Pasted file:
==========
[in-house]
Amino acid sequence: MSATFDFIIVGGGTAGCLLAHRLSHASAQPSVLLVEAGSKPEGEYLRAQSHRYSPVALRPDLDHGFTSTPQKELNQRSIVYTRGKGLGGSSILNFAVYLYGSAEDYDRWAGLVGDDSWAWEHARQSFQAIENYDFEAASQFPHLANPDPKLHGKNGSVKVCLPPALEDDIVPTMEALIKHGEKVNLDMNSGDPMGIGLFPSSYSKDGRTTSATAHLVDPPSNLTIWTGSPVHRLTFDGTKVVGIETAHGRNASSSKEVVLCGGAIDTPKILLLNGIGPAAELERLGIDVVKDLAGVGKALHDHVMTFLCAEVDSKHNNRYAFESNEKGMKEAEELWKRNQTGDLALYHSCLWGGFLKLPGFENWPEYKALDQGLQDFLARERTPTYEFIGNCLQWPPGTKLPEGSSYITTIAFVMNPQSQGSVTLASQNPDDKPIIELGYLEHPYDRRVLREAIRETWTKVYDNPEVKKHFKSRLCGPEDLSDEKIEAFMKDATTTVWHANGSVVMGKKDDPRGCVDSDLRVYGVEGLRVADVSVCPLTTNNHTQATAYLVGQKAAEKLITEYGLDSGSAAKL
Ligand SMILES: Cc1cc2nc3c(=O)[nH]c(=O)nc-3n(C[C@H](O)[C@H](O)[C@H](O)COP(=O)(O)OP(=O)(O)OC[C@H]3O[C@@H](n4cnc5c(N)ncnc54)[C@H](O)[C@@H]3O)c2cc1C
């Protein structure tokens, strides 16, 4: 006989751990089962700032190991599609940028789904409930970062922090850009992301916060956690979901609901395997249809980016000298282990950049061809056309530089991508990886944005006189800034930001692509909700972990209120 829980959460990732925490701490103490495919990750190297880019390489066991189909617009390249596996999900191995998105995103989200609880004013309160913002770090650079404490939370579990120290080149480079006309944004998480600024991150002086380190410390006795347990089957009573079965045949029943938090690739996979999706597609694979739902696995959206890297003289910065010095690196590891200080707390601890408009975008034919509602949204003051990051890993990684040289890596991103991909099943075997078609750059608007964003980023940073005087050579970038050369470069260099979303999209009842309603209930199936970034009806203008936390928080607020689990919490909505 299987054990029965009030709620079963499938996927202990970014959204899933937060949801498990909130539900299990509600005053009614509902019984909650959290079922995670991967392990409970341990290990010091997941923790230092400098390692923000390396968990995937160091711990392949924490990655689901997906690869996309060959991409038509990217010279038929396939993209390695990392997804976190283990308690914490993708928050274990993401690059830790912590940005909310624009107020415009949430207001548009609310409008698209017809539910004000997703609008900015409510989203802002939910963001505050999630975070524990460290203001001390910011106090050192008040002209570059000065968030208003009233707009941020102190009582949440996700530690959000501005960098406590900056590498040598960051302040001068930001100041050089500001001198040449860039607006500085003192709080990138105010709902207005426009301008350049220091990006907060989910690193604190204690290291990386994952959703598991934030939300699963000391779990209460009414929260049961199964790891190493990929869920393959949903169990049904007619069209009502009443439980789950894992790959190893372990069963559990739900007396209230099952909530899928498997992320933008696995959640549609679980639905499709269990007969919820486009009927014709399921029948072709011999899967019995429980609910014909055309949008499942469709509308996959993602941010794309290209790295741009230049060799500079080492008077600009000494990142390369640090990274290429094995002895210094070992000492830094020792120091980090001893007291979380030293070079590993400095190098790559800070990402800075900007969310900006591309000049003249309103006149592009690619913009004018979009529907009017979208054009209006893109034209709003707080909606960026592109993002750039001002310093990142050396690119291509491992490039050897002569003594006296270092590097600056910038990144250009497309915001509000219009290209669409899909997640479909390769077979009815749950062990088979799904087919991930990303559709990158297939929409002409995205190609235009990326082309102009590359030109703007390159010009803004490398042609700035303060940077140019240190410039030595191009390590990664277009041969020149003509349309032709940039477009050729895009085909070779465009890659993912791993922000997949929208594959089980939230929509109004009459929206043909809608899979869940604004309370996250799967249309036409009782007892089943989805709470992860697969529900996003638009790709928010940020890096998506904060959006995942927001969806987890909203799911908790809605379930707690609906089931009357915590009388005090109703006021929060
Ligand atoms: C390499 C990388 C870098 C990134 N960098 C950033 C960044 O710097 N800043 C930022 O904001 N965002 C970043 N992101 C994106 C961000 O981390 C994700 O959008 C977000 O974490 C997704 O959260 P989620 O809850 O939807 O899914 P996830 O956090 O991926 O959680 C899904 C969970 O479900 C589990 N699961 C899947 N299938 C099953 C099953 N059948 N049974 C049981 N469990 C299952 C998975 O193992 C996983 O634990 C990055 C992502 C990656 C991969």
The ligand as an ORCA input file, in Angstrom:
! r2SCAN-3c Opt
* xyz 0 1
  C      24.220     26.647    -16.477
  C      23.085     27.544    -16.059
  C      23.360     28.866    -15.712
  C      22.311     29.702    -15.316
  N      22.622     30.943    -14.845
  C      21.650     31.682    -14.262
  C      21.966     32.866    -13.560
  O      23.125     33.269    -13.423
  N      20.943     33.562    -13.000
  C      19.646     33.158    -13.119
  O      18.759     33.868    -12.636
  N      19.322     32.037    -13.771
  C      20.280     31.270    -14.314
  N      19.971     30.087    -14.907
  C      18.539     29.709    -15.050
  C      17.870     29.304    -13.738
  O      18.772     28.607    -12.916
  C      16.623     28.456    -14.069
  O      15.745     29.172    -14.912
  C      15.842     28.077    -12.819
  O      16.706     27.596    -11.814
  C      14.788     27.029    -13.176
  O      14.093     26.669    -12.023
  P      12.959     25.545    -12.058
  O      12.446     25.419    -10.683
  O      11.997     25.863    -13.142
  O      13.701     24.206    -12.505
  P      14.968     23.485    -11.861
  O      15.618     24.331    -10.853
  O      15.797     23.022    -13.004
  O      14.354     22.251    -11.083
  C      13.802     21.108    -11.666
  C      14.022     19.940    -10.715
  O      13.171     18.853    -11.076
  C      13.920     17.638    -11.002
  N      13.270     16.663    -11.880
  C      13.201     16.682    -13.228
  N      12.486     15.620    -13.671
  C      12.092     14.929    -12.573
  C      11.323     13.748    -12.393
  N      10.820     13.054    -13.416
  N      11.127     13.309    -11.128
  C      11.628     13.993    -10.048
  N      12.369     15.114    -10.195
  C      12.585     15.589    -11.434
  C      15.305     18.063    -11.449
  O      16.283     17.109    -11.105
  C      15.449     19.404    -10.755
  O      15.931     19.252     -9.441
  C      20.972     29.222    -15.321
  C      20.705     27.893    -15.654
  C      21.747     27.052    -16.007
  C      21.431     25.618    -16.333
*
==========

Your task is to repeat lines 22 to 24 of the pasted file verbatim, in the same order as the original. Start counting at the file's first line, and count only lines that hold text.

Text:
  N      19.971     30.087    -14.907
  C      18.539     29.709    -15.050
  C      17.870     29.304    -13.738